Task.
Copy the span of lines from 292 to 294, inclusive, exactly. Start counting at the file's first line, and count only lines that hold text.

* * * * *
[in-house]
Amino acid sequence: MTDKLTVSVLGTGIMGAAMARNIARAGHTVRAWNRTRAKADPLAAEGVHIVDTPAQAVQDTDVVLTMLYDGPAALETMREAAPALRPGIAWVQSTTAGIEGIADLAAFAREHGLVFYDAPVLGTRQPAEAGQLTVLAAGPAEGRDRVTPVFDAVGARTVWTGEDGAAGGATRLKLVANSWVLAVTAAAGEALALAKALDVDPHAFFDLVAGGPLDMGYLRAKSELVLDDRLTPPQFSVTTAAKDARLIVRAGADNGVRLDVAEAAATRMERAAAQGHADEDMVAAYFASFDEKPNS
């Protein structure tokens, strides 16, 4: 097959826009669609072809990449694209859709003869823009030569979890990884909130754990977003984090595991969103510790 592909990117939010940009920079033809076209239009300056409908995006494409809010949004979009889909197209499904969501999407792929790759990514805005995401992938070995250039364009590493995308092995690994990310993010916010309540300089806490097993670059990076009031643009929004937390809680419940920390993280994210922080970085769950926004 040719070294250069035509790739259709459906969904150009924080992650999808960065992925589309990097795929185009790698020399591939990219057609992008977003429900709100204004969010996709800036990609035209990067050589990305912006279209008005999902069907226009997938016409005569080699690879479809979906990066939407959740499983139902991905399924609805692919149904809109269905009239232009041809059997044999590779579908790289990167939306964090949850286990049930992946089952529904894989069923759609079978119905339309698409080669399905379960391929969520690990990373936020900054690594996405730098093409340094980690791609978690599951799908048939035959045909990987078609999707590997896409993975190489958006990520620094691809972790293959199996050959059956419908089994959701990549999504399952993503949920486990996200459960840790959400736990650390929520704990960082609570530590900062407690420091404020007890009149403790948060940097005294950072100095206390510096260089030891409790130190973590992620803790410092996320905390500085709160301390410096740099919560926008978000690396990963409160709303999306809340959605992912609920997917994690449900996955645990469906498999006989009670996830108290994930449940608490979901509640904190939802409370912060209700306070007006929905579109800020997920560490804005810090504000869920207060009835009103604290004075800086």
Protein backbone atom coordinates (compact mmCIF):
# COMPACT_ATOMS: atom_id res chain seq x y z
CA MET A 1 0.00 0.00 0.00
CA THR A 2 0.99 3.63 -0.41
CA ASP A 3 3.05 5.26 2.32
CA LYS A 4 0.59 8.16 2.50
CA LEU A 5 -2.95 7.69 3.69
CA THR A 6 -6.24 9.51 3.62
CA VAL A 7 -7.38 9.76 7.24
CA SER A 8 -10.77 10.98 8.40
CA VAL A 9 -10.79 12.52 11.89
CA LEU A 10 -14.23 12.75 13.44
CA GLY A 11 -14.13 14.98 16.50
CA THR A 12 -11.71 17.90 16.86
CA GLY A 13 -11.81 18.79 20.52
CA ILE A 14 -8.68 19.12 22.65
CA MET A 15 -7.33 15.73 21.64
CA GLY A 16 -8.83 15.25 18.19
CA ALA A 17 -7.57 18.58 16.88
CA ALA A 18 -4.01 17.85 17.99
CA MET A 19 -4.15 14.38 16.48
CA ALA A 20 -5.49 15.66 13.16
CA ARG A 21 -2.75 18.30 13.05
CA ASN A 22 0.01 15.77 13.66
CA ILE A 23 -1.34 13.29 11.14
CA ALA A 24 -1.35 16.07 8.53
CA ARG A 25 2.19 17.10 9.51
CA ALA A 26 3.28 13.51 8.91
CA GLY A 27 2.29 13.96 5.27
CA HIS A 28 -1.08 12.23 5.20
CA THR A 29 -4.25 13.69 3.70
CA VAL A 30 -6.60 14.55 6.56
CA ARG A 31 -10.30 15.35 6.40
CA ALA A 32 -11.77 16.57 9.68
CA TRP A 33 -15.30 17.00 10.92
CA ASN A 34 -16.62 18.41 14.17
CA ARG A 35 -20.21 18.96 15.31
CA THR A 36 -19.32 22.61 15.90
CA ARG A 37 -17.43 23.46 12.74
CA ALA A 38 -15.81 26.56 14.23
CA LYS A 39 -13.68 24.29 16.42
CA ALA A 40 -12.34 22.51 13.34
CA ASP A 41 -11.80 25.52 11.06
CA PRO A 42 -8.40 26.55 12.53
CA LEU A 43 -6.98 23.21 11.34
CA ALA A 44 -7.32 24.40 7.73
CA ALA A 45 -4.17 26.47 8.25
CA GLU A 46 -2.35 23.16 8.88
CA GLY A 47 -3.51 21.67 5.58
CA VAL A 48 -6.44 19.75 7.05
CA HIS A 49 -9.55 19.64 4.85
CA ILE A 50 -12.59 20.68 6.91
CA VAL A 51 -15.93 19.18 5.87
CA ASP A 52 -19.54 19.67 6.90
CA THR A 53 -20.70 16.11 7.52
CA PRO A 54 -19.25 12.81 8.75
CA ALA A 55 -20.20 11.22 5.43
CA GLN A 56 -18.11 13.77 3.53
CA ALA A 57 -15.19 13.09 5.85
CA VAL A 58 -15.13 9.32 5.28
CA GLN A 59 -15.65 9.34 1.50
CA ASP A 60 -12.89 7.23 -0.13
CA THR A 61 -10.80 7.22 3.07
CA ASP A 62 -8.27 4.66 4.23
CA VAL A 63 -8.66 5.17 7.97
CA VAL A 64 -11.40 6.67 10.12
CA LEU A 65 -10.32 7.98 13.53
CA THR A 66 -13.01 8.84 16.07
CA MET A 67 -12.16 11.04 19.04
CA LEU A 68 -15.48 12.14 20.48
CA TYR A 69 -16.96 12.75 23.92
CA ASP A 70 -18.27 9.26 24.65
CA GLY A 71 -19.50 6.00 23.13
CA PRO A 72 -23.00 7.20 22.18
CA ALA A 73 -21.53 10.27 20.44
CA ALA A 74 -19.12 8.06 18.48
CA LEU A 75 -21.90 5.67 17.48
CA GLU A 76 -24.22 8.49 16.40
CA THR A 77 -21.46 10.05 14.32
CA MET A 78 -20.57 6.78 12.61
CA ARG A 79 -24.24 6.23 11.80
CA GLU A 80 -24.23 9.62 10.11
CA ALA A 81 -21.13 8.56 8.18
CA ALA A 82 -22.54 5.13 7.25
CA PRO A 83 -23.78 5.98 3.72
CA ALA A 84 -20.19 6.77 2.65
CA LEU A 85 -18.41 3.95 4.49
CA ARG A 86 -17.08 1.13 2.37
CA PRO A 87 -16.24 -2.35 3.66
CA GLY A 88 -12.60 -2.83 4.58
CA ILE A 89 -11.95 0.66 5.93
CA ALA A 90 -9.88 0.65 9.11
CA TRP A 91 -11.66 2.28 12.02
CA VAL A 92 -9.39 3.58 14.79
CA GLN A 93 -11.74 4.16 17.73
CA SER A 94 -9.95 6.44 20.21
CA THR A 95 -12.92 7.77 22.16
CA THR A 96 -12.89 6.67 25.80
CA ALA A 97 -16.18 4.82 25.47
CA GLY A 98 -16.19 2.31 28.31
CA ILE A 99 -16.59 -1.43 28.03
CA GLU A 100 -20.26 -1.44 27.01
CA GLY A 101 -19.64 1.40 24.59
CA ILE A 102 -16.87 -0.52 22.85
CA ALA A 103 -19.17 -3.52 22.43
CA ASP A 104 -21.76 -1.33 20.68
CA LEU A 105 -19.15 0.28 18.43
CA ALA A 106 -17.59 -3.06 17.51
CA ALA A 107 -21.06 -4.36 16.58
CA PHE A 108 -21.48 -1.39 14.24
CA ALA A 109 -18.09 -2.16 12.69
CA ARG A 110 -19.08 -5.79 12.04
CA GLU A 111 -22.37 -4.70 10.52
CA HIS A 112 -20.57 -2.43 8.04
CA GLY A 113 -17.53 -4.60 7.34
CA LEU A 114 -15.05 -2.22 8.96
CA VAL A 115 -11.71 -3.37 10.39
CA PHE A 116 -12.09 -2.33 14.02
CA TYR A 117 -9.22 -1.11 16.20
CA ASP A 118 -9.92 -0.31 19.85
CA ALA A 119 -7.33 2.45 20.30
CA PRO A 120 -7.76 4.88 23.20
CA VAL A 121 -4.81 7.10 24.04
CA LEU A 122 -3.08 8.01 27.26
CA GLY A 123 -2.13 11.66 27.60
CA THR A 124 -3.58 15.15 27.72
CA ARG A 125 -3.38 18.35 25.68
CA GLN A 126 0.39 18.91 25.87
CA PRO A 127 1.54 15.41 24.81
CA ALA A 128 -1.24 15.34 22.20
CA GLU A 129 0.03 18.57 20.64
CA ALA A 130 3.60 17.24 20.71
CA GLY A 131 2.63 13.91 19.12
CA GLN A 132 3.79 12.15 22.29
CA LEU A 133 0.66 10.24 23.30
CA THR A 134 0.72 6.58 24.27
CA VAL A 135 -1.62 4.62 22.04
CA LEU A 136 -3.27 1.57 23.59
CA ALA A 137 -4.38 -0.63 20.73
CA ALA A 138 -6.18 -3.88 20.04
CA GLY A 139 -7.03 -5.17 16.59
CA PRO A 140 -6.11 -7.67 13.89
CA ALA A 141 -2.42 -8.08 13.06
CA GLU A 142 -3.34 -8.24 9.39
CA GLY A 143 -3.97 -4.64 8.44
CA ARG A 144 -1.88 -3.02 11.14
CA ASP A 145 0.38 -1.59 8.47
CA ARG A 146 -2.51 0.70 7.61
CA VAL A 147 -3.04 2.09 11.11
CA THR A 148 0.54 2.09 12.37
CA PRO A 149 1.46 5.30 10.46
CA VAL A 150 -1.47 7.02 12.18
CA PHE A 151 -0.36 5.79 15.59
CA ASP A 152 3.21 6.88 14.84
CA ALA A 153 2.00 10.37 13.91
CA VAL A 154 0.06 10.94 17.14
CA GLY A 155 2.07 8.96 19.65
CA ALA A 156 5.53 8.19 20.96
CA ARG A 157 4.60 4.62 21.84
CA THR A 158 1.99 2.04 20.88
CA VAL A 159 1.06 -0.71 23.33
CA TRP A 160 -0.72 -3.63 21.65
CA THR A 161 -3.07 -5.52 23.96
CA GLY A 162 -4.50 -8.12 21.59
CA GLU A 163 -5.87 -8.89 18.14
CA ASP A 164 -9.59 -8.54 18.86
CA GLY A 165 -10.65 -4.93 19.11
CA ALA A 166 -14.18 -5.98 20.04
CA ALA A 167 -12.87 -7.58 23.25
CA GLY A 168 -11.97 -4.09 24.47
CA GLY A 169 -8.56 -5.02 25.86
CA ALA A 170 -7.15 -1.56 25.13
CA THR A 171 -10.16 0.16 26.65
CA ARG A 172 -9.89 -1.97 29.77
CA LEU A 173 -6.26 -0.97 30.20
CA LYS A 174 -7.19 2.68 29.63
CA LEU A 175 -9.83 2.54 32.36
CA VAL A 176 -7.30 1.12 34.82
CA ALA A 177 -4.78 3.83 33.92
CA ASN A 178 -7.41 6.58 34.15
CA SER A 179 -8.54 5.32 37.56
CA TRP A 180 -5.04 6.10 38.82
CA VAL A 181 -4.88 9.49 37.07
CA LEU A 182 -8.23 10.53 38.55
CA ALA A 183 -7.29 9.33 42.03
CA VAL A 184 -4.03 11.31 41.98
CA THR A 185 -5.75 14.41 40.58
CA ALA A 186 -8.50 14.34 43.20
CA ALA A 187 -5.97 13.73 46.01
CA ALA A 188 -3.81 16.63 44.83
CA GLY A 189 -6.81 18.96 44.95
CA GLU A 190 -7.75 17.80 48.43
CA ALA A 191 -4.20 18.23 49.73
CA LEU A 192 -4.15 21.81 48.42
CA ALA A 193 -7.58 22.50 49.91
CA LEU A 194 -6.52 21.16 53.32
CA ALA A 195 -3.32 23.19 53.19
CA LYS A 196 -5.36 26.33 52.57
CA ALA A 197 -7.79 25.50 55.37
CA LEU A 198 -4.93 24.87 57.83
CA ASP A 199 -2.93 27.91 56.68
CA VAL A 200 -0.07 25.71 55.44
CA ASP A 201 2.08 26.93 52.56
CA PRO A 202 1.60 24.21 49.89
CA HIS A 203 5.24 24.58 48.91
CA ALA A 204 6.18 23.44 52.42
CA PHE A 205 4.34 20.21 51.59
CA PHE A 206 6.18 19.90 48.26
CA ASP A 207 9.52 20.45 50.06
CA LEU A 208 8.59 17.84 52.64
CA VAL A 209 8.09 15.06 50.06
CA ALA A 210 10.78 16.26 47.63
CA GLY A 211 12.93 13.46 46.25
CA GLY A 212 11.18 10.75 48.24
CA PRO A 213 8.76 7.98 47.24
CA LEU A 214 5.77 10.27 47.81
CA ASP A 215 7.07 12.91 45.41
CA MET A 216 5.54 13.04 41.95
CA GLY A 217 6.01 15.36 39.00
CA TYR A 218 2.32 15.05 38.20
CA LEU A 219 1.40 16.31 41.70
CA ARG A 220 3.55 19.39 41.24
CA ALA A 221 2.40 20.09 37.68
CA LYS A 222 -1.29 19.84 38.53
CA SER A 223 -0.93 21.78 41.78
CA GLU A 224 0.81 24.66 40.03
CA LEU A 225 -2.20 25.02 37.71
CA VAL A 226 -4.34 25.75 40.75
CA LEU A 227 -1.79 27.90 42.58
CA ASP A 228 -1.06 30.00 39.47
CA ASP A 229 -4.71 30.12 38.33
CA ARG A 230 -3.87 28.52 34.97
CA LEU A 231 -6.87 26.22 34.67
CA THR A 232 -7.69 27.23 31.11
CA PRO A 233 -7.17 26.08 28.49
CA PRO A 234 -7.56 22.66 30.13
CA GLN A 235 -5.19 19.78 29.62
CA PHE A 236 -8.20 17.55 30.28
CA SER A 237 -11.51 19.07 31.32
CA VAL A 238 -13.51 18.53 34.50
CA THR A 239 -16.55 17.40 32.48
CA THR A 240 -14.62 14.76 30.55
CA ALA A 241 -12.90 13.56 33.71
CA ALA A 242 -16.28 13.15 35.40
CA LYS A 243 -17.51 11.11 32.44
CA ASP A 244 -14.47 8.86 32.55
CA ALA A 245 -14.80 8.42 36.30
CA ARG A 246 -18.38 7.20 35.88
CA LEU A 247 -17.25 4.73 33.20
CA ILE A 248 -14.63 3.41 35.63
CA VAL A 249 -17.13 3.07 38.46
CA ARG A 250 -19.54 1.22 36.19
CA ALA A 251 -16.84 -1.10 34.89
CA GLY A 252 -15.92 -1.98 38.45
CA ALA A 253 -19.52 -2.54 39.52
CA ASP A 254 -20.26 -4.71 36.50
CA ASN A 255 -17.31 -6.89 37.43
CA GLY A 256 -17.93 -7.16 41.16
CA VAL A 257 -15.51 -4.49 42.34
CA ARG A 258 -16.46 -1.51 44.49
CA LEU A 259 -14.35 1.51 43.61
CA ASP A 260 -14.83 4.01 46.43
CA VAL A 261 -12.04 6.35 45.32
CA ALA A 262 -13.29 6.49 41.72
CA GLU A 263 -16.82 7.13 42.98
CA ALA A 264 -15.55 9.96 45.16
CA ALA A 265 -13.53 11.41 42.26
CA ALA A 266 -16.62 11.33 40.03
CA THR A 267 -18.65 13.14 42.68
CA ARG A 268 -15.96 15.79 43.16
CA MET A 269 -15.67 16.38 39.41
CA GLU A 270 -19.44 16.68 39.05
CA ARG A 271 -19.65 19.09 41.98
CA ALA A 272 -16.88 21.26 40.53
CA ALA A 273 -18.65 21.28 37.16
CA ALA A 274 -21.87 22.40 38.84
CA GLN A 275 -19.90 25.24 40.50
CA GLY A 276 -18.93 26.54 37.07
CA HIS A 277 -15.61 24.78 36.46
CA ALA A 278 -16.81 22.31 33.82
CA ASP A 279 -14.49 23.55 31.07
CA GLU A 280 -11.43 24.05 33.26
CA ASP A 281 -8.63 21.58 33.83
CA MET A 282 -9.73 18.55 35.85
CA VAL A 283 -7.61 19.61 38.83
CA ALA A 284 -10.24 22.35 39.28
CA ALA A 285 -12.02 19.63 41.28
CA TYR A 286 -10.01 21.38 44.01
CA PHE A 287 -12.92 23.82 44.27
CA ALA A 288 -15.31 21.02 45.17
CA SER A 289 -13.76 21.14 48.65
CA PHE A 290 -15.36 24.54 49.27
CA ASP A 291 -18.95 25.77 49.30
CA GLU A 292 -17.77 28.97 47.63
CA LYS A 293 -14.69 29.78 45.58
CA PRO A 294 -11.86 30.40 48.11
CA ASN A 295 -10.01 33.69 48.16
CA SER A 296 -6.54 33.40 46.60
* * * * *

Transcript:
CA PHE A 287 -12.92 23.82 44.27
CA ALA A 288 -15.31 21.02 45.17
CA SER A 289 -13.76 21.14 48.65